Light Polymers, Liquid Polarized to collaborate on sunglass technology

Light Polymers’ polarizing film wafers will now be used in eye wear products from Liquid Polarized as a result of an agreement between the two companies.

The collaboration allows Light Polymers to advance lyotropic liquid crystal technology while providing wearers with greater color choice in polarized sunglasses, according to a press release from the company.

Light Polymers explained in the release that most polarized eye wear lenses use a PVA-based polarizing film that is limited to shades of gray or brown and can weaken over time due to UV exposure. The polarizing film from Light Polymers uses lyotropic liquid crystals and is much thinner than PVA-based technology, providing greater UV stability.

“Light Polymers’ polarizing film is bringing much-needed innovation to the industry by introducing color polarizers, providing an alternative to traditional PVA-based technology,” Liquid Polarized founder Ken Wilson said in the release.

“Over 200 million pairs of sunglasses will be made and sold next year, consuming over 2 million square meters of film,” Light Polymers CEO Marc McConnaughey said in the release. “That’s a $60 million market potential for Light Polymers.”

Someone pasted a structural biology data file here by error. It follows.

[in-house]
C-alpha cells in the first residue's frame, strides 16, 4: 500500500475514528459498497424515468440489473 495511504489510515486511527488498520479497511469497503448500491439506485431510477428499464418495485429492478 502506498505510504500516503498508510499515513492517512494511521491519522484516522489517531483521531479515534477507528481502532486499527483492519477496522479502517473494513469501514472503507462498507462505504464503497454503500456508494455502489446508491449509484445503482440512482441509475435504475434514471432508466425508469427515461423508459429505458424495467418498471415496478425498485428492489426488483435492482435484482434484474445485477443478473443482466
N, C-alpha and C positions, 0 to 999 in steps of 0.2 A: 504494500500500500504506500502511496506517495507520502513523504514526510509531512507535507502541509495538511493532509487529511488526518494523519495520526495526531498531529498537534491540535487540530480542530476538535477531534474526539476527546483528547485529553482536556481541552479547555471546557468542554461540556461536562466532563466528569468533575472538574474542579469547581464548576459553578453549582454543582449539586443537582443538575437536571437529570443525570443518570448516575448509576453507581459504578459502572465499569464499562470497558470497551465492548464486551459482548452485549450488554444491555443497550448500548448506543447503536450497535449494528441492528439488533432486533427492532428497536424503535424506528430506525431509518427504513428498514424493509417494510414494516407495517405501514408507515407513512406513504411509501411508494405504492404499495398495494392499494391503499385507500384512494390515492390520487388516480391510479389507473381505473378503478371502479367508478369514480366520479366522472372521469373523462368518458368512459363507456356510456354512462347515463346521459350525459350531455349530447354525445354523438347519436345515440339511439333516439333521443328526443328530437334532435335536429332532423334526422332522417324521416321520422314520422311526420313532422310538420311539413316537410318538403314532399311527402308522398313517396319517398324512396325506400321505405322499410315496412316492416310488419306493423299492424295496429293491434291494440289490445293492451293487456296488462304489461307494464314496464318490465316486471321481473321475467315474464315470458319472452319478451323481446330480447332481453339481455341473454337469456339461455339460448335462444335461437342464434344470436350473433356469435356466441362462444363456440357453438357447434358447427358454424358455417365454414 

Production is scheduled to begin this fall, according to the release.

Lyotropic liquid crystals are also used in LCD and OLED flat panel displays and LED lighting, Light Polymers noted in the release.

Light Polymers’ polarizing film wafers will now be used in eye wear products from Liquid Polarized as a result of an agreement between the two companies.

The collaboration allows Light Polymers to advance lyotropic liquid crystal technology while providing wearers with greater color choice in polarized sunglasses, according to a press release from the company.

Light Polymers explained in the release that most polarized eye wear lenses use a PVA-based polarizing film that is limited to shades of gray or brown and can weaken over time due to UV exposure. The polarizing film from Light Polymers uses lyotropic liquid crystals and is much thinner than PVA-based technology, providing greater UV stability.

“Light Polymers’ polarizing film is bringing much-needed innovation to the industry by introducing color polarizers, providing an alternative to traditional PVA-based technology,” Liquid Polarized founder Ken Wilson said in the release.

“Over 200 million pairs of sunglasses will be made and sold next year, consuming over 2 million square meters of film,” Light Polymers CEO Marc McConnaughey said in the release. “That’s a $60 million market potential for Light Polymers.”

Production is scheduled to begin this fall, according to the release.

Lyotropic liquid crystals are also used in LCD and OLED flat panel displays and LED lighting, Light Polymers noted in the release.